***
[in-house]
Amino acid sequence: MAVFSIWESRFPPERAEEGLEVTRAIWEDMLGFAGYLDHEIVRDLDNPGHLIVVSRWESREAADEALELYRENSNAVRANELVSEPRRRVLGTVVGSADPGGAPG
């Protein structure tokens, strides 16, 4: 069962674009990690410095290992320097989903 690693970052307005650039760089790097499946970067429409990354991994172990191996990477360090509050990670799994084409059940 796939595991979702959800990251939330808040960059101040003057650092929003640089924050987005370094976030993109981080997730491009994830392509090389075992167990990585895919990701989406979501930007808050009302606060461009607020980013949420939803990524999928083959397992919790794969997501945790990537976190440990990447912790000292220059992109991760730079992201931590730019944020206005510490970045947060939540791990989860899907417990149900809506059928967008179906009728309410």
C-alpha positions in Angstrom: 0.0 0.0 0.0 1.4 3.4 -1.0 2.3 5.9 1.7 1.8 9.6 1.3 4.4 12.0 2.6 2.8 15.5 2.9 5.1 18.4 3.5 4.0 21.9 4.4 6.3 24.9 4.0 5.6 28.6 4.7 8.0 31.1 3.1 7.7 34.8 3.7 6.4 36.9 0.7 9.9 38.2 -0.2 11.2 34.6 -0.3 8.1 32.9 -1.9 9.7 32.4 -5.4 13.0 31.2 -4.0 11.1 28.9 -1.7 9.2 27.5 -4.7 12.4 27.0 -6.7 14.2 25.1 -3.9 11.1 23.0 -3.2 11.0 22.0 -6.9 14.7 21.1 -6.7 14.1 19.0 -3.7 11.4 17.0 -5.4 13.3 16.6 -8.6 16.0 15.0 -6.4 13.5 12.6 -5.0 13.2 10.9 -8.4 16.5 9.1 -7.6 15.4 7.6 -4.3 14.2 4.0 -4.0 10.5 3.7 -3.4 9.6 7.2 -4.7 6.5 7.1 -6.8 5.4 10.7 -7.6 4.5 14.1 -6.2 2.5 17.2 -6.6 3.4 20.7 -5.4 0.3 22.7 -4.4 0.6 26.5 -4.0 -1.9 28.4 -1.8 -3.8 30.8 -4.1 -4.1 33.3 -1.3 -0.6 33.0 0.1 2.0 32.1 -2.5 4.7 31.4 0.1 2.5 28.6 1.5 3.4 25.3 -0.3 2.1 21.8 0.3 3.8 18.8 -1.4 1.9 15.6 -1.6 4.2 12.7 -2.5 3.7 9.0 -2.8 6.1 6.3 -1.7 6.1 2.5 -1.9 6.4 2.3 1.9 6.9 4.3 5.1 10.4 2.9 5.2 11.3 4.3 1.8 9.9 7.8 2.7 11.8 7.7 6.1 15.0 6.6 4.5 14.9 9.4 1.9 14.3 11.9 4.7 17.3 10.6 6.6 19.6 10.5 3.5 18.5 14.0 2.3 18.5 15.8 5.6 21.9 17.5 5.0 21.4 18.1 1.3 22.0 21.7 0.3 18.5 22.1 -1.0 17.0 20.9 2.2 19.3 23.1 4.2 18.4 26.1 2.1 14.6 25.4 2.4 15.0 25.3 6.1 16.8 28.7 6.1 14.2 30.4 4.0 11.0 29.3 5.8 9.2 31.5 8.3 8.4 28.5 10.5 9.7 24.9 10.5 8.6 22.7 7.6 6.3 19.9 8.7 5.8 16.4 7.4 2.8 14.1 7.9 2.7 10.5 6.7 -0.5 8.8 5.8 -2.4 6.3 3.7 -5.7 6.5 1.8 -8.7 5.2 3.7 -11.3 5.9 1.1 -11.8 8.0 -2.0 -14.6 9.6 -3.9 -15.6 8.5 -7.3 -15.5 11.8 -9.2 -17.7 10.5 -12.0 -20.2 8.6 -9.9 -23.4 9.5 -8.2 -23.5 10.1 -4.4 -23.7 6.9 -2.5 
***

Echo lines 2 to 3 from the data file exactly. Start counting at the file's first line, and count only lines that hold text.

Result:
Amino acid sequence: MAVFSIWESRFPPERAEEGLEVTRAIWEDMLGFAGYLDHEIVRDLDNPGHLIVVSRWESREAADEALELYRENSNAVRANELVSEPRRRVLGTVVGSADPGGAPG
């Protein structure tokens, strides 16, 4: 069962674009990690410095290992320097989903 690693970052307005650039760089790097499946970067429409990354991994172990191996990477360090509050990670799994084409059940 796939595991979702959800990251939330808040960059101040003057650092929003640089924050987005370094976030993109981080997730491009994830392509090389075992167990990585895919990701989406979501930007808050009302606060461009607020980013949420939803990524999928083959397992919790794969997501945790990537976190440990990447912790000292220059992109991760730079992201931590730019944020206005510490970045947060939540791990989860899907417990149900809506059928967008179906009728309410």